A 70-patient clinical trial has begun enrolling people with high cervical injuries to study the effect of a nerve transfer procedure on hand and finger function.
The lead site for the trial is Washington University in St. Louis. Wilson Ray, M.D. is principal investigator. The trial is a continuation of a 20-patient study sponsored by the Department of Defense.
Other centers include Stanford, University of Michigan Ann Arbor, University of Pennsylvania, University of Texas Houston, University of Utah and in Calgary at Alberta Health Services. See full trial information, including contact information here.
Enrollment has been stalled by Covid-19 but is moving forward. Washington University has a surgery scheduled for July.
How it Works
Only one arm will get a transfer. The idea behind this procedure is to spliceis it to spice or reroute a working nerve fiber above the level of injury to one below the injury level that is not functional. The individual then retrains the arm and hand; the researchers believe plasticity (nerve remodeling and remapping) occurs in the nerve to strengthen its output.
The surgery is a careful procedure, guided by electrical signals to select both the proper donor and receiver nerves. Washington University has been doing these surgeries for many years, and has shown that such transfers enable people with poor hand function to grip and grasp.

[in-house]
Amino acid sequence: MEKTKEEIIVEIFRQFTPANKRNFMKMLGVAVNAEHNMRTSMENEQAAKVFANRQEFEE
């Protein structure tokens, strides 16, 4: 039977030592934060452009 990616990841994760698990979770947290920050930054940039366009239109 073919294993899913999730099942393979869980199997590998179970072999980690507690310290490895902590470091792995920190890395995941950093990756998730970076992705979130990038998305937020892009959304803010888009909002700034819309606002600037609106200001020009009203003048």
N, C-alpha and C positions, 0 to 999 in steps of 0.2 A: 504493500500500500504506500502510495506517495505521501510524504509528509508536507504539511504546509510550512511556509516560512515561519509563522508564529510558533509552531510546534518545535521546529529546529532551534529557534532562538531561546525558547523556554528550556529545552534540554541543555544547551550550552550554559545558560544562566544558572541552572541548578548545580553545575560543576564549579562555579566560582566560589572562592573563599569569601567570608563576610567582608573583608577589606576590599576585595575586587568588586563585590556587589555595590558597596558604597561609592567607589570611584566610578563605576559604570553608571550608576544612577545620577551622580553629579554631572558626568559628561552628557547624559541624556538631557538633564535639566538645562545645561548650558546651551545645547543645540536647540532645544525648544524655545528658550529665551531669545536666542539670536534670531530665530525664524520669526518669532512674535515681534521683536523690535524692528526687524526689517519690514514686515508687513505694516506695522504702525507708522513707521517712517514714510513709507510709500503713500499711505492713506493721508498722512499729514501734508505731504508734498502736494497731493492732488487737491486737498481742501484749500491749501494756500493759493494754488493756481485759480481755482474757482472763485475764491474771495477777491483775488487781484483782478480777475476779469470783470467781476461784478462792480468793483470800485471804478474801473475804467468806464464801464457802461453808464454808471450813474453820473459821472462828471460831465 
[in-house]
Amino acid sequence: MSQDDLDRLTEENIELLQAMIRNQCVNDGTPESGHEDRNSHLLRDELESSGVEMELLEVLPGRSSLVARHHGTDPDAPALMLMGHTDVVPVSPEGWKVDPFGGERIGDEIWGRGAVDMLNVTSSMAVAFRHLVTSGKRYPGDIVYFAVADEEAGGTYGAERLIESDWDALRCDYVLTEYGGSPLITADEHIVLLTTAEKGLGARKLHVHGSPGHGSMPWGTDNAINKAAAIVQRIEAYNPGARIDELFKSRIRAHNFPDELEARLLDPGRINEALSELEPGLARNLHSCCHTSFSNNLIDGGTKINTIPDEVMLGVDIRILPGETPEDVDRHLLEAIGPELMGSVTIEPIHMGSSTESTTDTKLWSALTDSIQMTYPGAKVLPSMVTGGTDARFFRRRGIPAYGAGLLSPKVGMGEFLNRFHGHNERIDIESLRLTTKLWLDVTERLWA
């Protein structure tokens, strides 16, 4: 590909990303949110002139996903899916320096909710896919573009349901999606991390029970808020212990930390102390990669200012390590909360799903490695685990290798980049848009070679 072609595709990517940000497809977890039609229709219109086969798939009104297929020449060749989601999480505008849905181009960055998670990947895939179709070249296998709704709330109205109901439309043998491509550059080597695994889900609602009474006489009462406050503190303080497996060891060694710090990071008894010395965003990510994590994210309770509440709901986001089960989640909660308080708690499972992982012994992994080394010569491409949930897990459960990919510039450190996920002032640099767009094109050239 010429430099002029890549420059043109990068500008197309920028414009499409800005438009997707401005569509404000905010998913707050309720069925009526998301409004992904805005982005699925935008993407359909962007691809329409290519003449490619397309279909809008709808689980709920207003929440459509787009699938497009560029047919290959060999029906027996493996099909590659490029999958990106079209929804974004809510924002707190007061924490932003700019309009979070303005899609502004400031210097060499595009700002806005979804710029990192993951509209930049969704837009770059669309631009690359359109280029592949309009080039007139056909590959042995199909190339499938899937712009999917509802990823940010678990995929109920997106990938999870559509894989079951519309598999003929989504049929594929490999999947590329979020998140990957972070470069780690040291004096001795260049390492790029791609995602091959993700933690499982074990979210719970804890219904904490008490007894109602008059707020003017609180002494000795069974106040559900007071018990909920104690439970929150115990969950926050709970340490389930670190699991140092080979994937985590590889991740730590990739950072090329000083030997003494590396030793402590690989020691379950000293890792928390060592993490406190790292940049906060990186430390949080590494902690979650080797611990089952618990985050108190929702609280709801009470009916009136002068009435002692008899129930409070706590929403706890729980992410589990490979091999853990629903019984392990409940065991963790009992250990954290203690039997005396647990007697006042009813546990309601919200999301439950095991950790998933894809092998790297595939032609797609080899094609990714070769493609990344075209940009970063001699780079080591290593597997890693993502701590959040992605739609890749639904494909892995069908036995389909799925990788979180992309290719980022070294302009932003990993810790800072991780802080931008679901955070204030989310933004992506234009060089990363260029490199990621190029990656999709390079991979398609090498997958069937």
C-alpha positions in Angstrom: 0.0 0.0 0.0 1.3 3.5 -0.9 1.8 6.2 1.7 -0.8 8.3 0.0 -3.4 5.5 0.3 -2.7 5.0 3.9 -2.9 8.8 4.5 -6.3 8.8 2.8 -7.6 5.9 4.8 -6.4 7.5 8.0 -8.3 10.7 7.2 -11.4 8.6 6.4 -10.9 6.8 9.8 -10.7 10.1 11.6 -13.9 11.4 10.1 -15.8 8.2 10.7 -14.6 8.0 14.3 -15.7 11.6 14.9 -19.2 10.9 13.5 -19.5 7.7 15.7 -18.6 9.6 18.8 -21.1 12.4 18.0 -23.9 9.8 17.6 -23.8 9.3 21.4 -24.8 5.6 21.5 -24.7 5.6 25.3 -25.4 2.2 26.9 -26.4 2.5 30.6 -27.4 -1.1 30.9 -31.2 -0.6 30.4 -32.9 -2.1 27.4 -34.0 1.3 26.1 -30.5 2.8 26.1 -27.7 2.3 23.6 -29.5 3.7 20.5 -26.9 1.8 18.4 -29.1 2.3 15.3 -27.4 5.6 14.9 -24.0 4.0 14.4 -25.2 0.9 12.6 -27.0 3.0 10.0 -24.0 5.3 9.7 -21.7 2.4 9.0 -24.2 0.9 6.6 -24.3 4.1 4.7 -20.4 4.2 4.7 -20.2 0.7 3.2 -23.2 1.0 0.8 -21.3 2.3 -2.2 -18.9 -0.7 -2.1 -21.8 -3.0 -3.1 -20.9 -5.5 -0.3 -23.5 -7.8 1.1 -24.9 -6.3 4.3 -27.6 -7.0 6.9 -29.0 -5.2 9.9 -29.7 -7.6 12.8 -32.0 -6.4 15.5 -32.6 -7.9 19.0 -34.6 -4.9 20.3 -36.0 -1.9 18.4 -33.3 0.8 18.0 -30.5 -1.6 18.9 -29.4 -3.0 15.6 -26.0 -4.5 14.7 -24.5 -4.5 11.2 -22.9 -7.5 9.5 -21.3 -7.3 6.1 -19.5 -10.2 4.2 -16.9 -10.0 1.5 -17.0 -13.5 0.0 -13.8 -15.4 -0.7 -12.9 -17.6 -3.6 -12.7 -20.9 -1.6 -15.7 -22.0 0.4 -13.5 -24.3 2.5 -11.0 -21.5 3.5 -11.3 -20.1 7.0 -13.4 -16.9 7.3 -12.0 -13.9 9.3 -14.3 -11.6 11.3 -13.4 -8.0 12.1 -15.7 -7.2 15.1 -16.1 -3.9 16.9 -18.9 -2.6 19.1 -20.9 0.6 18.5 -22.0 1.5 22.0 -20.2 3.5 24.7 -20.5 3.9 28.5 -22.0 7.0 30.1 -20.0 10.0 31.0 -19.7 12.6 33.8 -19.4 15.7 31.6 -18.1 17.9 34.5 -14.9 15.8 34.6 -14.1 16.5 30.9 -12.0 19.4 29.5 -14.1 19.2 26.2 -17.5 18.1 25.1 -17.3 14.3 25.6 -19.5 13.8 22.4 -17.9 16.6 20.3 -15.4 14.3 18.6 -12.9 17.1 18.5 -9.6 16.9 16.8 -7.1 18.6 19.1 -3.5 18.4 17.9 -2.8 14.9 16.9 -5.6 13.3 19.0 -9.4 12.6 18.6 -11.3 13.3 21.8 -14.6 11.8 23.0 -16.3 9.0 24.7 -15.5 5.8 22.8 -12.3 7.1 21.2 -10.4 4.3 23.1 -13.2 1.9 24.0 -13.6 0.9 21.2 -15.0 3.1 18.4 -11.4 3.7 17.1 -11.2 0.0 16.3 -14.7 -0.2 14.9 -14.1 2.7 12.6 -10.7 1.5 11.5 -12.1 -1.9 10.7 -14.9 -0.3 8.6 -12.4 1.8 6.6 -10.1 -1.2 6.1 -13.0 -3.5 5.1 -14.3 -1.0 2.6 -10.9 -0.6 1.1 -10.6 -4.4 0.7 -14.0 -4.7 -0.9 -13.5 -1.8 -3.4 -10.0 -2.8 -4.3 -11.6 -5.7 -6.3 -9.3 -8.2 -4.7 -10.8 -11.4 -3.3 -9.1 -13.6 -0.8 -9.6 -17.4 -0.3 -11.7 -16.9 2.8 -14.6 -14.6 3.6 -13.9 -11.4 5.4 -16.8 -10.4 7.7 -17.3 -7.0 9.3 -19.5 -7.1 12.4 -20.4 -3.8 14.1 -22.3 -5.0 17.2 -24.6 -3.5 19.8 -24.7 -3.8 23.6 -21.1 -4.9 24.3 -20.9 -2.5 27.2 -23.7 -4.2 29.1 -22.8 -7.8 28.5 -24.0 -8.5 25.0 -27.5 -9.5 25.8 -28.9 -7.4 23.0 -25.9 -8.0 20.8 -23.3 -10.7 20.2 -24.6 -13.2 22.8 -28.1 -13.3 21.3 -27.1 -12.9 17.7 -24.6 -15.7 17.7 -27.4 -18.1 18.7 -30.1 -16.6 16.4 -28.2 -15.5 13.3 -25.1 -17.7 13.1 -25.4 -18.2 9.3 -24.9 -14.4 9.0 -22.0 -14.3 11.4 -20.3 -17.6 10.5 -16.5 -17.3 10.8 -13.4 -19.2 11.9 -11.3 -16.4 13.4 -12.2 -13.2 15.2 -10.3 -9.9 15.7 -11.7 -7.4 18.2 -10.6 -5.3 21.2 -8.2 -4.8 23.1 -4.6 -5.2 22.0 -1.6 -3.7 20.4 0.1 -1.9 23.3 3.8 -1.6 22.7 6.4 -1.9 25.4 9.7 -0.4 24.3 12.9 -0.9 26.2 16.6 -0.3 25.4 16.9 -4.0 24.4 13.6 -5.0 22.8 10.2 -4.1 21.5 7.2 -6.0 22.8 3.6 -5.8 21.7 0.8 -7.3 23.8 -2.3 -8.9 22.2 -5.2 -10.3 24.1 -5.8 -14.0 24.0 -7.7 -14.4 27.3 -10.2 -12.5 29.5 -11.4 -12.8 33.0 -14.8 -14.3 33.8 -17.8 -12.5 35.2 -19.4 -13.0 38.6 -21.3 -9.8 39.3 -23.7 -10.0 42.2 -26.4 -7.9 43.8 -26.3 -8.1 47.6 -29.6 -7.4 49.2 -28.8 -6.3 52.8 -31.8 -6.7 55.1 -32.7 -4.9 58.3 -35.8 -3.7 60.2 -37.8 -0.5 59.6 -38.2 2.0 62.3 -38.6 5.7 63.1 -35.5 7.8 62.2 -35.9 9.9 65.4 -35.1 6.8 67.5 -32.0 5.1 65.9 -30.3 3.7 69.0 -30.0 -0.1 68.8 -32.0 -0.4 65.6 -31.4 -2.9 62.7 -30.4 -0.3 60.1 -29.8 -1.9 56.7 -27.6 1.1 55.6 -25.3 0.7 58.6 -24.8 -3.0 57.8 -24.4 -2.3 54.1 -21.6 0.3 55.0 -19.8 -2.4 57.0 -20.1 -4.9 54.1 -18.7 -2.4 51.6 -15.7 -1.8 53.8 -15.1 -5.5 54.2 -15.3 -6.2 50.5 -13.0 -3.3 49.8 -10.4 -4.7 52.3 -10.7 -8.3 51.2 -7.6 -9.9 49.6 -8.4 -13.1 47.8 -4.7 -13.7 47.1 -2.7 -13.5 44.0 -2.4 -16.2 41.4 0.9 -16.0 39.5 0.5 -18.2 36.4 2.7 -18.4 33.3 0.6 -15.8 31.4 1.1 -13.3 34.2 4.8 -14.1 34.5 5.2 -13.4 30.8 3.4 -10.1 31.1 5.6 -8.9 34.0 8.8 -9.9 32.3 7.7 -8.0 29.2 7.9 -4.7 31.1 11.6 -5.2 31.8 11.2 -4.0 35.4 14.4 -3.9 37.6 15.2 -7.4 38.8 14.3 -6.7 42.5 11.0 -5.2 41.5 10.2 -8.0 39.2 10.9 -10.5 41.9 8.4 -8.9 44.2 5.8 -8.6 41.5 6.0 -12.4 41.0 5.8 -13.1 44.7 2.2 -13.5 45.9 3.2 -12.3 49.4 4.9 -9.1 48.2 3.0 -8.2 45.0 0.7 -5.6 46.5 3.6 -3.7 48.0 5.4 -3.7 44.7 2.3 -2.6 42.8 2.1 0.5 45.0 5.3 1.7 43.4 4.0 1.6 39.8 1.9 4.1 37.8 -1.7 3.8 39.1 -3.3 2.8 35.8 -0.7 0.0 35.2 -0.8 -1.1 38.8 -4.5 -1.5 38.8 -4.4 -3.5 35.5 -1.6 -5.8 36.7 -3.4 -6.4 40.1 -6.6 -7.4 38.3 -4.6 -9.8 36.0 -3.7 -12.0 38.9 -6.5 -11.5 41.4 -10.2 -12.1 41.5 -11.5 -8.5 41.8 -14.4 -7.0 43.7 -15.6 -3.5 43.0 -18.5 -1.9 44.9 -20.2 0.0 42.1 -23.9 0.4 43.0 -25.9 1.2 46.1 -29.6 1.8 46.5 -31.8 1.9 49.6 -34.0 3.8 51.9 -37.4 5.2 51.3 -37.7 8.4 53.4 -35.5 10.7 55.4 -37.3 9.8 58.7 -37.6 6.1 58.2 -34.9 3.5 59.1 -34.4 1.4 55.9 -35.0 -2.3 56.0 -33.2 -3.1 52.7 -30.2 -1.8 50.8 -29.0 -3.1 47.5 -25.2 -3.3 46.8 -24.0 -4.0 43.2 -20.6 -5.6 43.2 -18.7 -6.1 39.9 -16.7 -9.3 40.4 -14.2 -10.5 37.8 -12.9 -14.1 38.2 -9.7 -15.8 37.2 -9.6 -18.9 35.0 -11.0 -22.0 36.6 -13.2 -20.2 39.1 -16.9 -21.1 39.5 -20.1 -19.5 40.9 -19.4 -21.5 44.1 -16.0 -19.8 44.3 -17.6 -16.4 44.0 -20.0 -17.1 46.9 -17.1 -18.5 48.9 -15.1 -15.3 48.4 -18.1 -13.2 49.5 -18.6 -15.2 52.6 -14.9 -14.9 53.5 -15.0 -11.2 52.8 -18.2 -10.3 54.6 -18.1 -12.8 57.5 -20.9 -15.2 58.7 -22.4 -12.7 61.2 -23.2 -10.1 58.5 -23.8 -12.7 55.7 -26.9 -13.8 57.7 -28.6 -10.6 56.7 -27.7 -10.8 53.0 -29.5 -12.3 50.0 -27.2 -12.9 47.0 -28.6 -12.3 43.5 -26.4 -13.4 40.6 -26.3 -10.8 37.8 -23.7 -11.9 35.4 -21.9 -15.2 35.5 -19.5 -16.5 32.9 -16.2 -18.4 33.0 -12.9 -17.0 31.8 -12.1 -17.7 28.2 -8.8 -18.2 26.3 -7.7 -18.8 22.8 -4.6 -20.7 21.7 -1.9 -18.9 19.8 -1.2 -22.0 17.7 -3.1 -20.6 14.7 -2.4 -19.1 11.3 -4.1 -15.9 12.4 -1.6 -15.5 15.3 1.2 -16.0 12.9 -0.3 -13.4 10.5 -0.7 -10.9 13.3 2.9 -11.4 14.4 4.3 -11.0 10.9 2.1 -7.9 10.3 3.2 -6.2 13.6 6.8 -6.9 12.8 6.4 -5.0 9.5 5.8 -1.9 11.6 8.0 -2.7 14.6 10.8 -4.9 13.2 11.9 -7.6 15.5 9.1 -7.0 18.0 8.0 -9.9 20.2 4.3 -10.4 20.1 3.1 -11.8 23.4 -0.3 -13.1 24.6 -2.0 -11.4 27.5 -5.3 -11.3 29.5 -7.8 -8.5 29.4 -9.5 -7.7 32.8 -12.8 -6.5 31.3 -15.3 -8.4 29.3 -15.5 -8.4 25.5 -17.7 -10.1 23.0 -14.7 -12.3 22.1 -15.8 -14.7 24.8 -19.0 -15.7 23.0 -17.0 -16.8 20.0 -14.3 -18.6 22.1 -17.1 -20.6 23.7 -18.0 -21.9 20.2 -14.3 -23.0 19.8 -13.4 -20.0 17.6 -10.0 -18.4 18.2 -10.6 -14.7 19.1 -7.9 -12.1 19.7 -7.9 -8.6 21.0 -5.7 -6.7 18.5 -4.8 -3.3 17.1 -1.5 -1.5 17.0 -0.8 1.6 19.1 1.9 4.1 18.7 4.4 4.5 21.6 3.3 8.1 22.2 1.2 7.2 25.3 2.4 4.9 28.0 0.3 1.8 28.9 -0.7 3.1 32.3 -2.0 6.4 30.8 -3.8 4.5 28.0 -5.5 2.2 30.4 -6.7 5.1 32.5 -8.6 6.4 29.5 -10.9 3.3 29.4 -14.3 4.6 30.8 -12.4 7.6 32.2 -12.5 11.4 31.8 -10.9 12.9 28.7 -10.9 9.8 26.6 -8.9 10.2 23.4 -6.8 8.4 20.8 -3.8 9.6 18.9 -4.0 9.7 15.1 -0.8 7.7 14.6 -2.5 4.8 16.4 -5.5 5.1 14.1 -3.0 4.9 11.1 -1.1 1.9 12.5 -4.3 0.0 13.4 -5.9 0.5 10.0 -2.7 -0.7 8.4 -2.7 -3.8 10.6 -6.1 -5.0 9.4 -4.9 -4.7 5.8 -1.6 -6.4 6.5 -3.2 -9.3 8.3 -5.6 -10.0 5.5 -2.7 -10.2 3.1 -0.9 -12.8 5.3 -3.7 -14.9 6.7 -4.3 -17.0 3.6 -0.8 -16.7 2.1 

Data published last year by Ray was promising but not a slam-dunk success. From a paper on the Department of Defense study in the Journal of Neurosurgery/Spine:
In the authors' experience, nerve transfers for the reinnervation of hand and finger flexors showed variable functional recovery; however, transfers for the reinnervation of arm, hand, and finger extensors showed a more consistent and meaningful return of strength and function.
Dr. Ida Fox is a Washington University researcher and leader in the field; she is not involved in the current trial. Fox was a speaker at the 2017 Working 2 Walk Symposium. View her talk about the promise of nerve transfers here.
The current trial is looking for people 18-65 with C4 to C8 injuries, ASIA A of B, up to three years post injury.
The study will continue over a period of four years, looking at motor strength and prehension (the act of grasping or seizing), and quality of life outcome measures.
Rehab is a big part of functional recovery after a nerve transfer. This is how the trial listing puts it:
Rehabilitation and hand therapy are critical components of motor re-education following nerve transfers. Cortical plasticity and motor remapping occurs following nerve transfers allowing independent functional control of the recipient muscles. All patients will begin rehabilitation and hand therapy beginning 2 weeks after surgery. They undergo one hour of hand therapy and occupational therapy for motor re-education once to twice a week for 48 months following surgery. Rehabilitation will be phased to early and late - added exercises focusing on co-contraction, repetition, and range of motion will be included as home therapy.